John Ronson explained that similar to ordinary citizen joining the East German mass surveillance program, people engage in public shaming because they believe they are doing social good, or in this case protecting the monarch (Ronson, 2015). But this idea alone should not be the only factor to instigate violence. According to Anusorn Unno, the cause of man-hunting culture also comes from impunity culture and political polarization (Unno, 2016). The constant use of lese majeste law by the government, in a way, is like a propaganda that marginalizes people who do not, or are being perceived as not, sharing the love for the monarchy. Several times, the state itself conducts arbitrary detention and unfair trial against those allegedly charged by lese majesty (Amnesty International, 2014). When the rule of law is not even institutionalized, it is not a surprise that some citizens believe they can get away with violence. Additionally, the political conflict that divides the country into Red and Yellow colors could still play a role. The Yellow Shirt division, which consists mostly of urban elitists and the middle class, is known to be a loyal supporter of the monarchy. On the other hand, the Red Shirt division, the supporters of the ex-PM Taksin Shinawatra[1] and mostly the rural farmers, is criticized as an anti-monarchy movement[2] who wants to replace the monarchy with the presidential system. Unno said the witch hunters are likely relating those with lese majesty allegation to their political opponents (2016). That’s why the hunting spread so rapidly and intensely.

Witch hunting should not be tolerated, even for other issues apart from lese majesty. It’s a criminal activity that overrules the normal legal process and has increasingly become a threat to basic human rights such as freedom of expression and human dignity. During this time when the nation is losing its pillar, it is an important duty for the government to quickly reestablish the rule of law, enshrine the code of ethics in citizens, and offers no impunity to perpetuate such morality excuses.  Citizens should be made to understand that using violence even in the name of the king is not a righteous expression of love and loyalty. As John Rawls said, in a just society everyone has an equal liberty of citizenship which cannot be overridden, even by ‘the larger sum of advantages enjoyed by many’ (Rawls, 1971). In a democratic society, justice means we must respect the minority who act or think differently as well.

Disclaimer: The views represented in this opinion piece do not necessarily represent those of the Willy Brandt School of Public Policy.

[1] Taksin Shinawatra is a former prime minster of Thailand between 2001 and 2006. His government was overthrown by the military in 2007 under the allegation of corruption, abuse of power, and autocratic tendencies. The court sentenced him to two years in jail for abuse of power and convicted his family members on several charges such as money laundering and tax evasion.

[2] Not all Red Shirts are anti-royalists but they are a strong supporter of deposed PM Taksin Shinawatra.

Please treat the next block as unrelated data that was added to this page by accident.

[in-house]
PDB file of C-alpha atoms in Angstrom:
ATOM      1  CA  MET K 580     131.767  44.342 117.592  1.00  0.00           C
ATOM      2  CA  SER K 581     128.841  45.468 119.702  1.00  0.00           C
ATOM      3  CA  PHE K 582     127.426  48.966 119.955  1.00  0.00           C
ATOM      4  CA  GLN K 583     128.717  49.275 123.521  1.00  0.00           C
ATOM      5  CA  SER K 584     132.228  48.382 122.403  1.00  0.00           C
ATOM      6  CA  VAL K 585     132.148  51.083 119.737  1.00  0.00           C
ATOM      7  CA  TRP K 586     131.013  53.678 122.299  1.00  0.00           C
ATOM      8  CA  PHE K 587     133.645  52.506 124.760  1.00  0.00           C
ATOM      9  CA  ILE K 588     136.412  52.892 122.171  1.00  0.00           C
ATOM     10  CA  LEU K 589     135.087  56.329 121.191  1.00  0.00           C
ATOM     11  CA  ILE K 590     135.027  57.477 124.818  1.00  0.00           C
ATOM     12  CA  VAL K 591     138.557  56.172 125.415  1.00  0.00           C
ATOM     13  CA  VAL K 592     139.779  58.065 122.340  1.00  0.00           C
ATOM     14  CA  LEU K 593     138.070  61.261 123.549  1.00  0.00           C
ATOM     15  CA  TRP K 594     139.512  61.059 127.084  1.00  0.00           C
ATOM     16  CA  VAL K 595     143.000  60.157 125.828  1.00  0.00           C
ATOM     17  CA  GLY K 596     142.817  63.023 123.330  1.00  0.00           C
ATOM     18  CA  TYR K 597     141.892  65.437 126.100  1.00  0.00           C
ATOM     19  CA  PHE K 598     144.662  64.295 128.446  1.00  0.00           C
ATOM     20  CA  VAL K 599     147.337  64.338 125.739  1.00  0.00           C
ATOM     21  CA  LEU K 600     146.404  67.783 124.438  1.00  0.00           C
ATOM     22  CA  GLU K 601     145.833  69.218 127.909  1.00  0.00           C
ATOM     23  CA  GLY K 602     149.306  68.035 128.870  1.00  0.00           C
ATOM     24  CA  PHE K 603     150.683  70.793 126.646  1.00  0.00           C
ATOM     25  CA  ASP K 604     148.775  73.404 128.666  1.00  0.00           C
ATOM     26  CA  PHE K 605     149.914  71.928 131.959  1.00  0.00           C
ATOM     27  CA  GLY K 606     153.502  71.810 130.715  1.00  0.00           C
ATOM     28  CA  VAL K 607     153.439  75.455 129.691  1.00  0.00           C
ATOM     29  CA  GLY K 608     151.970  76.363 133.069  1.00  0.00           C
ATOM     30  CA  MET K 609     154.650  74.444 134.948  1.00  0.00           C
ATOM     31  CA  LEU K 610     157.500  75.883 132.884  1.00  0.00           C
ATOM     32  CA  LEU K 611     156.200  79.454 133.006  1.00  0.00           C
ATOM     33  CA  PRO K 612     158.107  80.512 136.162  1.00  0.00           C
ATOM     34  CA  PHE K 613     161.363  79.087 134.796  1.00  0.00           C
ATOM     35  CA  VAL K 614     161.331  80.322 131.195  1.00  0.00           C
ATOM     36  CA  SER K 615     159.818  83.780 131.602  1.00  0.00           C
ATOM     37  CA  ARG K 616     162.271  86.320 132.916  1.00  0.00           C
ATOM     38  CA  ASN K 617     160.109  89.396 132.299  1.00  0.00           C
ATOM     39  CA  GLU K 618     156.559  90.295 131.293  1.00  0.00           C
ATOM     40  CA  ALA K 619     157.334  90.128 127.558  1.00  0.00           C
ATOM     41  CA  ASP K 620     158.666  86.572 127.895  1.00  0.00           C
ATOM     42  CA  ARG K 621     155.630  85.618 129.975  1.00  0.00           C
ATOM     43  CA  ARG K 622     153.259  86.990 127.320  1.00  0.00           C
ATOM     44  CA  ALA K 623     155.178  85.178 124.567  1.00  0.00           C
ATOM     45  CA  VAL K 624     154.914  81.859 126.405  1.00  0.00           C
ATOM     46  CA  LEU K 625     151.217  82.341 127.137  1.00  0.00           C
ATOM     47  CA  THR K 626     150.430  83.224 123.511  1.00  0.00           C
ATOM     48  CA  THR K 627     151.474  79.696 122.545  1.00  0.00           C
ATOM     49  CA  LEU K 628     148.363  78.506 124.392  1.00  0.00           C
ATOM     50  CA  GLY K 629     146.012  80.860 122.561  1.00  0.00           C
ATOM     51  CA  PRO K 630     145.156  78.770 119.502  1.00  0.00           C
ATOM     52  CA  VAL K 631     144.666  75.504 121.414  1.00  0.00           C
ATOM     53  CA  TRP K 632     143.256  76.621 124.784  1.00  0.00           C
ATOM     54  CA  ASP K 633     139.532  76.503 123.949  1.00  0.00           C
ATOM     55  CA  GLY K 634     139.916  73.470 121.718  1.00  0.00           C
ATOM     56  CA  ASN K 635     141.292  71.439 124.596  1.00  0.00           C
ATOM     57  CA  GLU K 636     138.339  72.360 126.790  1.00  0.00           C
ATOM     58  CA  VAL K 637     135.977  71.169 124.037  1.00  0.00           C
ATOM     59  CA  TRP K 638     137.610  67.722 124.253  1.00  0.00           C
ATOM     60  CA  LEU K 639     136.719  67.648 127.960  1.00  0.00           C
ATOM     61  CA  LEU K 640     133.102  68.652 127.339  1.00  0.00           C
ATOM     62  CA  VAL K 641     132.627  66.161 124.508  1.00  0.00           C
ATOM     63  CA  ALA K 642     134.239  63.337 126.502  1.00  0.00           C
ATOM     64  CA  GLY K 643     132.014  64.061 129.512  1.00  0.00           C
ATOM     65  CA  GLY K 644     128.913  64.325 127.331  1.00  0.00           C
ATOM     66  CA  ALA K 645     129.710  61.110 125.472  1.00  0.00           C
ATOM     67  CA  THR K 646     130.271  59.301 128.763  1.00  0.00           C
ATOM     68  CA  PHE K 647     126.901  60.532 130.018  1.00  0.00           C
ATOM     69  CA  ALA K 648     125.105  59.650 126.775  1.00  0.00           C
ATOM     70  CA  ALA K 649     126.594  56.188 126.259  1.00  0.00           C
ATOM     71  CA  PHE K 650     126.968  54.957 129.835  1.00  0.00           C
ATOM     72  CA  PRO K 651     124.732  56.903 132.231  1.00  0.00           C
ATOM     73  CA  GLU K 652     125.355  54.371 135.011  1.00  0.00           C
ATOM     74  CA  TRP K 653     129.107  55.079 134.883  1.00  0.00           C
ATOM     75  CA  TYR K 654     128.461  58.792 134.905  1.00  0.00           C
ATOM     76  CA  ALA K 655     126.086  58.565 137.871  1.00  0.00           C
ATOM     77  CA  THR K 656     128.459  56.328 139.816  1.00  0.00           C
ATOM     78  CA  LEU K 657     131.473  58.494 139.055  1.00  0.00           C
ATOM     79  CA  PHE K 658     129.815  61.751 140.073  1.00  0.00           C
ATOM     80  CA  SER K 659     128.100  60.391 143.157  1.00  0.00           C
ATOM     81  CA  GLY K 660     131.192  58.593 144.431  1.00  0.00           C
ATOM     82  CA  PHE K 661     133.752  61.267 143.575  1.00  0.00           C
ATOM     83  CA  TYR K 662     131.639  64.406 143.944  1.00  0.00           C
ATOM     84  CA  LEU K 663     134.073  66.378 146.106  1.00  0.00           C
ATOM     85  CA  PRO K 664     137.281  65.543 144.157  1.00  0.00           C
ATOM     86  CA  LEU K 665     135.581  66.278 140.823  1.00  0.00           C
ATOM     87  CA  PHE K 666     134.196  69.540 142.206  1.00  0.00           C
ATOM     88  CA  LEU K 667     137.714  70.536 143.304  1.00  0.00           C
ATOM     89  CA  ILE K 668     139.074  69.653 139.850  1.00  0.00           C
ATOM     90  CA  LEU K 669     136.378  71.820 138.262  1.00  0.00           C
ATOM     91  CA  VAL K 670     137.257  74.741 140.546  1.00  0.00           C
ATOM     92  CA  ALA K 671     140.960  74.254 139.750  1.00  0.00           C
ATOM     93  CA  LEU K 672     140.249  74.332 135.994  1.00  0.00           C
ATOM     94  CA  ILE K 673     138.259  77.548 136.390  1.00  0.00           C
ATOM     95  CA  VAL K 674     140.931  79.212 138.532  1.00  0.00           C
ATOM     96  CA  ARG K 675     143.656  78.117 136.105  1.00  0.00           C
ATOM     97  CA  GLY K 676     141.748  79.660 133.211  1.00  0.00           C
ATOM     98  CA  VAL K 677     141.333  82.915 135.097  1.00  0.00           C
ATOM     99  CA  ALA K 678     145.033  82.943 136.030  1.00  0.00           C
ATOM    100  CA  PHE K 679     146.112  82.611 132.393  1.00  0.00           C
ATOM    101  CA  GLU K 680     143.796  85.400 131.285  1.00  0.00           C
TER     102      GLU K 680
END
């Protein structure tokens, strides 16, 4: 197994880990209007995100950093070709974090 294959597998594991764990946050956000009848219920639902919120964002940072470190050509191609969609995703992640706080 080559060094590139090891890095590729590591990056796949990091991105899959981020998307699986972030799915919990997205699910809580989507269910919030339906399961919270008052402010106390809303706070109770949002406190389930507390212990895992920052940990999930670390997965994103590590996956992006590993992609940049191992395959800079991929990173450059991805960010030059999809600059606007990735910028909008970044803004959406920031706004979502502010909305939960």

References:

Amnesty International. (2014). Thailand attitude adjustment- 100 days under martial laws. London: Amnesty International Publications.

Ivarsson, S., & Isager, L. (2010). Introduction: Challenging the standard total view. In S. Ivarsson, & L. Isager, Saying the Unsayable: Monarchy and Democracy in Thailand (pp. 1-26). Copenhagen: NIAS.

Phongsabut, W. (1977 [2520]). Baep rian sangkhom seuksa: sor 421, sor 422: prawattisat thai [Social Study Textbook: Sor 421, Sor 422: Thai History]. Bangkok: Thai Wattana Panich.

Ramasoota, P. (2016). Online social surveillance and cyber-witch hunting in post-2014 coup in Thailand. In C. B. Wungaeo, B. Rehbein, & S. Wun’gaeo, Globalization and Democracy in Southeast Asia-Challenges, Responses and Alternative futures (pp. 269-288). Palgrave Macmillan.

Rawls, J. (1971). A Theory of Justice. Havard University Press.

Ronson, J. (2015). So you’ve been publicly shamed. New York: Penguin.

Tipayanon, A. (2016, October 18). Prated thai mueng mae mod? la tham mai krai Kue phoo took la lae tang ork kue arai [Thailand, a witch city? Why hunting? Who is hunted? What is the exit?]. (E. Bunlue, Interviewer) Retrieved from www.themomentum.co/momentum-feature-witch-hunt-anusorn-tipayanon

Unno, A. (2016, October 25). Thailand’s witch-hunting culture explained by sociologist. Prachatai. (K. Somjittranukit, Interviewer) Retrieved November 21, 2016, from http://www.prachatai.com/english/node/6670

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Pattamon Poonsiri is originally from Thailand. She is a second year student at the Willy Brandt School with specializations in International Affair, International Political Economy and Non-Profit Management. She completed her B.A. in English Literature at Faculty of Arts, Chulalongkorn University, Thailand. Before coming to Germany, she worked as a program assistant at the Asia Foundation, a U.S.-based non-profit organization, and was an intern at USAID, US Embassy, Bangkok. She joined the editorial team because she enjoys writing and is looking forward to improving her experience in Communications.

One Response

  1. Arivaldo

    This is a very anticipated piece about Thailand. Thanks Pattamon for education me about that! Now I understand better what is really going on.